sets-final-takehome - Here are two connected graphs The...

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NAME: Takehome problem Sets and Logic Final Exam Answer the problem stated below. Staple any extra sheets to the back of this one, and bring them to the exam on Monday April 26 at 3:00 pm to be handed in with the inclass exam. Sign the following statement: On my honor as a University of Florida student, I have not received help from or otherwised discussed this problem with anyone except my instructor, nor have I consulted books other than the textbook for help with this problem. Signed: Problem Use induction to prove the following theorem. For the purposes of this question, a graph is a finite set of points in the plane, some of which are connected by straight line segments, none of which intersect. A graph is connected if you can get from any point of the graph to any other by going on the line segments. Theorem. Suppose G is a connected graph. Then v G + r G = e G + 2 (1) where v G is the number of points. r G is the number of regions (counting the infinite outside area as one region). e G is the number of line segments. Example.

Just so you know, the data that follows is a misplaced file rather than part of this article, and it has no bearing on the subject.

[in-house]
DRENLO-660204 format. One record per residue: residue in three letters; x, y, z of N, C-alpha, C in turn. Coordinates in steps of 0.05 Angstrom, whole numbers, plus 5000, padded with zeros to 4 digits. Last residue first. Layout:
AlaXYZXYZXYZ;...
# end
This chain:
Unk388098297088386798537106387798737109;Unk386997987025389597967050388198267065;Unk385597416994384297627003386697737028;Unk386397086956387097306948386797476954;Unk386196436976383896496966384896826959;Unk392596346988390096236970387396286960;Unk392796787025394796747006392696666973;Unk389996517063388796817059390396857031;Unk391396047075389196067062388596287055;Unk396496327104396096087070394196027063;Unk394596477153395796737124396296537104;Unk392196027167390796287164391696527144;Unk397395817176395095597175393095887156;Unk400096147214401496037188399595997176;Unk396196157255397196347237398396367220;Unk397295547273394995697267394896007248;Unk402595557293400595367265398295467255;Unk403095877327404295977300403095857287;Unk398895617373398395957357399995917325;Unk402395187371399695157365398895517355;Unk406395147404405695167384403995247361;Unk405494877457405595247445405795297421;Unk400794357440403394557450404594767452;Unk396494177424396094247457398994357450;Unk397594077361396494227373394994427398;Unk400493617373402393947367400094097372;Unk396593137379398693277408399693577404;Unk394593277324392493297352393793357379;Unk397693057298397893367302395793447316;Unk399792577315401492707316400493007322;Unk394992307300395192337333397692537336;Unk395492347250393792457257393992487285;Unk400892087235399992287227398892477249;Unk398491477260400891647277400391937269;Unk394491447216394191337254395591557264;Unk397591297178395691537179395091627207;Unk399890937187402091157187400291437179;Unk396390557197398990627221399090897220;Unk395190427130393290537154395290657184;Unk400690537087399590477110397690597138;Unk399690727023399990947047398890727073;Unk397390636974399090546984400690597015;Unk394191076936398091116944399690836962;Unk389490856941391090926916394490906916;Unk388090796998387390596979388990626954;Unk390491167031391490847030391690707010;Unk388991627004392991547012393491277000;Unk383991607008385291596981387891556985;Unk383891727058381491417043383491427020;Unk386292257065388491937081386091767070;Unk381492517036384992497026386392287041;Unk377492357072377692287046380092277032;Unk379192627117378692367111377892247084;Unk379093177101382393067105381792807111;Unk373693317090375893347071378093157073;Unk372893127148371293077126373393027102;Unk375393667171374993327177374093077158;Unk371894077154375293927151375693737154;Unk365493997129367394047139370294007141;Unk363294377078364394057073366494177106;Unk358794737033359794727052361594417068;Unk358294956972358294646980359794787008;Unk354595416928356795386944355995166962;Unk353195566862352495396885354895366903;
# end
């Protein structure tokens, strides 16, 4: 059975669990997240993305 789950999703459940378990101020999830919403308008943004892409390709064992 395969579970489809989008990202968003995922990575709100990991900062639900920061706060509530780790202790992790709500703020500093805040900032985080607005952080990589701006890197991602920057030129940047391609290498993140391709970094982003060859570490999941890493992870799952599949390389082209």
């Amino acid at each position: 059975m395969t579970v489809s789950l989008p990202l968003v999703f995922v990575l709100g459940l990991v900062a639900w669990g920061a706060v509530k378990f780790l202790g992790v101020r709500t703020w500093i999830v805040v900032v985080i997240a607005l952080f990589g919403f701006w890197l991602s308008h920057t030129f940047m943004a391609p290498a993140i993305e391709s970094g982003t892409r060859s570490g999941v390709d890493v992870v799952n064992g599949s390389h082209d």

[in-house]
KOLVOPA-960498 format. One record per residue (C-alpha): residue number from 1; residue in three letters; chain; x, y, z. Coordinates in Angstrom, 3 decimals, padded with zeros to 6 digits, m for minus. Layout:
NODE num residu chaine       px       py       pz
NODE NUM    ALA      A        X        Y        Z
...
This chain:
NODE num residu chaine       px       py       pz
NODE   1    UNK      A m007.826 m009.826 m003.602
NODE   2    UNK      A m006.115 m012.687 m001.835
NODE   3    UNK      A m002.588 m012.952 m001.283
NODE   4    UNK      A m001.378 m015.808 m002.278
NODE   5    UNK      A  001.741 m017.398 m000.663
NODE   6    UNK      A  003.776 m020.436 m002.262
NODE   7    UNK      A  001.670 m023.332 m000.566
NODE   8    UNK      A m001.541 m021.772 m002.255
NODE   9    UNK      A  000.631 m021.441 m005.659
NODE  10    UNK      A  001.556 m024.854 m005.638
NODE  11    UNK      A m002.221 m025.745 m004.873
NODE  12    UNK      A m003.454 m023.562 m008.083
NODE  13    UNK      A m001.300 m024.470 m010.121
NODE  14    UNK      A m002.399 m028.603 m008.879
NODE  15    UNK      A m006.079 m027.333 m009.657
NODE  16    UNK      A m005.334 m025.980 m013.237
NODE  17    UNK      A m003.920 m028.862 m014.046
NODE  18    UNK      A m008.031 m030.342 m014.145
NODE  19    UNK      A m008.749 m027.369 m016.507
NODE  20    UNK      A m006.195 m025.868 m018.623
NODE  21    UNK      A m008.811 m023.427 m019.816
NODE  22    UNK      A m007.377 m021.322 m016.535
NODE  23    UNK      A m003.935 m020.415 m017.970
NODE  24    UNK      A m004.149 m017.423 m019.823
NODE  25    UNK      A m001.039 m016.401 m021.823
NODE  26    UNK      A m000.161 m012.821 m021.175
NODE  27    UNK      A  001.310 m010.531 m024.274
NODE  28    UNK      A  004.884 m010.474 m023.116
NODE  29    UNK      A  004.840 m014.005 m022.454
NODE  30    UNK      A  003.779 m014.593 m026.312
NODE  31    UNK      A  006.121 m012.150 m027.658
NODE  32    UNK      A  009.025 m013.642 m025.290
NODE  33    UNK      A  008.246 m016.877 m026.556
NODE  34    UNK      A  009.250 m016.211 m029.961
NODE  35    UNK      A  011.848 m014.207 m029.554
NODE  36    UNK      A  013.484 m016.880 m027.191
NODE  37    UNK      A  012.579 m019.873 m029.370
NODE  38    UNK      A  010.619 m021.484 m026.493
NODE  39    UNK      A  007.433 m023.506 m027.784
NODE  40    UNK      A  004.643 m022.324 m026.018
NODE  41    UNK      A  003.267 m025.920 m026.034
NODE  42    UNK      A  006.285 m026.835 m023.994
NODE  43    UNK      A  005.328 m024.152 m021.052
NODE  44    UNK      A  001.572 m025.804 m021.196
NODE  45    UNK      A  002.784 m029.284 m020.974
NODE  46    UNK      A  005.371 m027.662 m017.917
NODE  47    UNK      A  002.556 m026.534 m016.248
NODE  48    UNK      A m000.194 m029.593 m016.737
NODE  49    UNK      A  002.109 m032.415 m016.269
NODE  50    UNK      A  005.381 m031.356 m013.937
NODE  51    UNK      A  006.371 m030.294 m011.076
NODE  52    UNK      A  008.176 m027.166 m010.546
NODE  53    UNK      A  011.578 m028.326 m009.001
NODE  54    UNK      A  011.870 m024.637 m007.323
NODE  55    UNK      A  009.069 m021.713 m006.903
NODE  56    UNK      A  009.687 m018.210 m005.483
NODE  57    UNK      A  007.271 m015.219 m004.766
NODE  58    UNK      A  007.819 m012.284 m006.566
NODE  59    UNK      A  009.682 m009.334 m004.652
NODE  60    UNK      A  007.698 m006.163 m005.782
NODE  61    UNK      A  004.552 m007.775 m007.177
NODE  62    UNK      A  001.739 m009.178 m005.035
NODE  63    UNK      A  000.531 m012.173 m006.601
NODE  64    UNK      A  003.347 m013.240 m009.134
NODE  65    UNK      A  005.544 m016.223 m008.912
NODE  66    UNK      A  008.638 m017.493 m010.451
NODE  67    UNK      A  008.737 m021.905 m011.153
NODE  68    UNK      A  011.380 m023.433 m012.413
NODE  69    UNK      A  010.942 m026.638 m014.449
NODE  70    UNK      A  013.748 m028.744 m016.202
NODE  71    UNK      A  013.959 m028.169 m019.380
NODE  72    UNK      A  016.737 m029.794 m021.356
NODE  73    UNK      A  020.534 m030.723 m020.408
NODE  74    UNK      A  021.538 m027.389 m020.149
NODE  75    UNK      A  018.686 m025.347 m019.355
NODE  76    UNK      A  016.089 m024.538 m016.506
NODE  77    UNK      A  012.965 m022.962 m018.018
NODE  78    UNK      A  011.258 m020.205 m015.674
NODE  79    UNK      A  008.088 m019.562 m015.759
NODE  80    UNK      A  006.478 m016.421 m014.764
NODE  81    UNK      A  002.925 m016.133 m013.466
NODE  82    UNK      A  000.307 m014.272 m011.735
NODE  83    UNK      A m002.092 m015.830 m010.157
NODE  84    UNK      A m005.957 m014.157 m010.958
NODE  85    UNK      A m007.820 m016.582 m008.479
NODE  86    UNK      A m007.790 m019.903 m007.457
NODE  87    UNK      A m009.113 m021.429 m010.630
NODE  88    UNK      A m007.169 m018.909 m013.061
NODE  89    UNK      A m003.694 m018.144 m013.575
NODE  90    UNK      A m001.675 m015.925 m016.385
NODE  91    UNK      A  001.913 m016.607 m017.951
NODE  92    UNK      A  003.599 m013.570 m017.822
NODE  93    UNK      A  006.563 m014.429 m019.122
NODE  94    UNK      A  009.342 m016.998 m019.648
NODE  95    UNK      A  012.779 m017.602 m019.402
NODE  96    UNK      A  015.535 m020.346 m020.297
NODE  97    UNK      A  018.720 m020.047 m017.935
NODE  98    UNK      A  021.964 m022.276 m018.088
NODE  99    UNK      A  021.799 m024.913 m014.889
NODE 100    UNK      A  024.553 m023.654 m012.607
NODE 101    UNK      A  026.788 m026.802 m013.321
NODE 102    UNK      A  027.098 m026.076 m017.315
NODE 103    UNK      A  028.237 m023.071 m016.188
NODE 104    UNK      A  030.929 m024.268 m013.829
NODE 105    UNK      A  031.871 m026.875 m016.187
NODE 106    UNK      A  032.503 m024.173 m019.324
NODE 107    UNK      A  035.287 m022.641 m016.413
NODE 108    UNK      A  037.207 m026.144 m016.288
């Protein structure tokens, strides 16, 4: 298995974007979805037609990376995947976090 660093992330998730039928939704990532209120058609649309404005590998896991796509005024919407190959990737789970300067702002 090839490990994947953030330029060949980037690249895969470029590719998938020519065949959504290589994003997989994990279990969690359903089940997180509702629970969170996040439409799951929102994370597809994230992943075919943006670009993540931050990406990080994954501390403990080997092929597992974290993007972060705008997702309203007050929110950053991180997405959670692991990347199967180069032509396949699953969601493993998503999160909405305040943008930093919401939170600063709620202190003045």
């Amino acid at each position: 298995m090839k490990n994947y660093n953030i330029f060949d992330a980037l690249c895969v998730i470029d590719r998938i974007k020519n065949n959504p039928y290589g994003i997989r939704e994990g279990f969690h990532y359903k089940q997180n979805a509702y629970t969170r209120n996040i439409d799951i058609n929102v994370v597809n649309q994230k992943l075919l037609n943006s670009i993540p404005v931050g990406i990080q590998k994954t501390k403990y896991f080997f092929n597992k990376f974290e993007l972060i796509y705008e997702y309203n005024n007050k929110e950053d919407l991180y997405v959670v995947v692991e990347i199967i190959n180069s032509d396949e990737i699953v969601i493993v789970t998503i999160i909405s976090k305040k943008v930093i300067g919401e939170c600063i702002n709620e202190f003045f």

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Unformatted text preview: Here are two connected graphs. The single dot has one point, one region, and no lines, so since 1 + 1 = 0 + 2 it satisfies equation (1). The other has 4 points, 2 regions and 4 lines, so equation (1) correctly asserts 4 + 2 = 4 + 2. Your proof may use the following fact: Fact. If G is any connected graph, then at least one of the following is true: 1. G has only one point (and so has no lines and one region). 2. G has at least one edge with one free end, so that removing that edge and the free point will still leave a connected graph (with the same regions as before). 3. G has an edge which can be deleted, without removing any points, leaving a connected graph and merging two regions of the original graph into one region. In the example with 4 points, the upper line is an example of type 2. Any of the other three lines are examples of type 3: removing one of them will merge the region inside the triangle with the region outside, leaving only one region....
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